If you are curious about some technical details on what the code on the tag does, check out the documentation page on localization and filtering.

Step 9: Program the Non-WiFi Anchors

The non-WiFi anchors serve only as anchors: they calculate ranging information between themselves and the tag.

To program both of the non-wifi anchors:

1. Open the .ino file at: in the Arduino IDE.

2. For one of the anchors, edit line 16 of anchor.ino, "DW1000Ranging.startAsAnchor("XX:XX:1A:1A:1A:1A:1A:1A", DW1000.MODE_LONGDATA_RANGE_ACCURACY);" by replacing the "XX:XX" with "2A:1A".

3. For another anchor, edit that line by replacing the "XX:XX" with "3A:1A".

4. Upload the code to the two non-wifi anchors by pressing the upload button in the Arduino IDE.

Step 10: Program the WiFi Anchor

The WiFi anchor serves both as an anchor and as a relay. It's an anchor since it calculates ranging information between itself and the tag, and it's a relay since it receives location (x, y) information in meters from the tag and forwards that information to the server.

First, you're going to set up the ESP8266 WiFi module:

1. Connect the WiFi anchor to your computer.

2. Open the .ino file at: in the Arduino app.

3. Click the upload button in Arduino.

4. Once the code is uploaded, open the Serial Monitor.

5. Type AT into the Serial Monitor. You should see OK returned. If not, there is likely something wrong with your ESP8266 module. Check your connections to make sure the module is hooked up properly.

6. Type AT+CWMODE=1 into Serial. You will see OK returned.

7. Type AT+CWLAP into Serial. You will see a list of access points. Pick one that you want to use and not its ssid.

8. Type AT+CWJAP="ssid","pwd" where ssid is the one you want to use and pwd is the corresponding password.

9. Once you've recieved an IP, type AT+CIFSR. You should see a valid IP address returned. If not, start anew from step 5.

Now, you're ready to program the WiFi anchor:

1. Open the .ino file at: in the Arduino app.

2. Upload the code to the board. If everything's working correctly, you should see little blue lights flickering on the DWM1000 module every so often.

Everything is now set up and ready to go! If you think you may be having issues communicating with the other anchors and the tag, uncomment line 54 of wifi-anchor.ino and re-upload the WiFi anchor. Open up the Serial Monitor in Arduino and ensure that you're receiving location information properly. If you're not, you should be able to tell which anchor is causing the problem. If you think you may be having issues communicating over WiFi, uncomment lines 39-41 of wifi-anchor.ino, re-upload the WiFi anchor, and open Serial Monitor. You should see a stream of information that is coming from the ESP8266 module. If you see errors, go through the ESP8266 module setup steps above.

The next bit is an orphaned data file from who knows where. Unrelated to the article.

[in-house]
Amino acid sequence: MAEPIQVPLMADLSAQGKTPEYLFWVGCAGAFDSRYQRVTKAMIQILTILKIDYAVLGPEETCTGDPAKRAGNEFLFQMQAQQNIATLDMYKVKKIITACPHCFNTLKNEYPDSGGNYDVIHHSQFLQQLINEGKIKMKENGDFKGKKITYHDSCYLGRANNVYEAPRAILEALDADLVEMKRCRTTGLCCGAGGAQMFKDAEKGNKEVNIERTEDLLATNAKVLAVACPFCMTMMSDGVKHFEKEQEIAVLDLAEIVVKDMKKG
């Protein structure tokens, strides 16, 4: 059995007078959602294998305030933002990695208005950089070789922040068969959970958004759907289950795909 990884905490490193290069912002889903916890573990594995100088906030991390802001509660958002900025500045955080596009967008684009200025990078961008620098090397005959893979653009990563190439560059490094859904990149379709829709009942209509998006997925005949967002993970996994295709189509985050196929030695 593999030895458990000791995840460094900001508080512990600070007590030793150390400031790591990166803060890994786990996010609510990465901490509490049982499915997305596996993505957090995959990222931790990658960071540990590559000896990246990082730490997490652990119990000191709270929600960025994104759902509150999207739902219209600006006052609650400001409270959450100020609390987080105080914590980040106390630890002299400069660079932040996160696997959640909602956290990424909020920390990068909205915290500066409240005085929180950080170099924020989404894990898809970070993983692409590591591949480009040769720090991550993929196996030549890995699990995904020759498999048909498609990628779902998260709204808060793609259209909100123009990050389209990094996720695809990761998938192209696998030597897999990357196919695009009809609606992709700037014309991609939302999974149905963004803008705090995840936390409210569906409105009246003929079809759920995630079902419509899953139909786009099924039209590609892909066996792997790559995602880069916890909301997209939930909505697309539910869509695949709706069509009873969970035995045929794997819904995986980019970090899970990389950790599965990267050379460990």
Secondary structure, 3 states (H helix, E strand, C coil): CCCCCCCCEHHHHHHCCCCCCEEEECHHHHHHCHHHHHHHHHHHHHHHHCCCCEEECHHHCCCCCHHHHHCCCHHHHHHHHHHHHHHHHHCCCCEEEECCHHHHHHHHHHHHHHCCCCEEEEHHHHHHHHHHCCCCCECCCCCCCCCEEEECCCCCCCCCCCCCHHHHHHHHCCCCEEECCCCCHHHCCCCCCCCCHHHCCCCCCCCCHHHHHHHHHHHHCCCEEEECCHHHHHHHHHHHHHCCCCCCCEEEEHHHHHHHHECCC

Step 11: Calibrate the Tag

In order to use your positioning system, you will have to calibrate the tag so it knows the correct distances to the anchors. Simply follow these instructions:

1. Open up tag.ino in the Arduino IDE.

2. Connect a battery to the tag, and connect it to your computer via USB.

3. Make sure you know which anchors have which addresses. If you followed the previous steps, the WiFi anchor should be 1A:1A, and the others should be 2A:1A and 3A:1A.

4. Set CALIBRATION_FIRST to true and upload the code to the tag.

5. Open up the Serial Monitor on your computer to see the distances from each anchor.

6. Walk over to each anchor and stop when the tag is 2 meters away.

7. Record each of the anchor's distance values, and record them in BEACON_N_FIRSTDIST.

8. Repeat this process, but at 5 meters away from each tag, and record the values in BEACON_N_SECONDDIST.

9. Set CALIBRATION_FIRST to false and re-upload the code to the tag.

10. Your tag is now calibrated!

Step 12: Print and Mount Tags/Anchors in Cases

As a fun optional step, you can mount the tags and anchors in cases to better protect them. 3D printing is out of the scope of this Instructable, so if you don't have much experience, check out the tutorials here:

1. Download 3D Files from the Github repository. The files are: jarvas_box.stl, jarvas_lid.stl, jarvas_stand.stl.

2. Print on a 3D Printer - if you don't have one, check out Shapeways or 3D Hubs. The specific settings used in the picture are:

* Printer: Robo R1+

* Print speed: 53mm/s everything

* Material: PLA

* Temperature: 210 C

* Infill: 15%

* Outlines: 3 layers

* Layer height: 0.3mm

4. Mount the anchor as shown in picture.

5. Mount the tag in the case however you wish; the standard configuration is with antenna nearest the keychain loop.

6. Use 2 M2.5x4mm screws to screw the lid onto the box.

Step 13: Putting Everything Together

Congratulations! Everything should now be working properly. As you move around with the tag, you should see the location live in the web application. Now it's up to you to extend this project in all kinds of ways! If you end up doing something especially cool we'd love to hear about it :)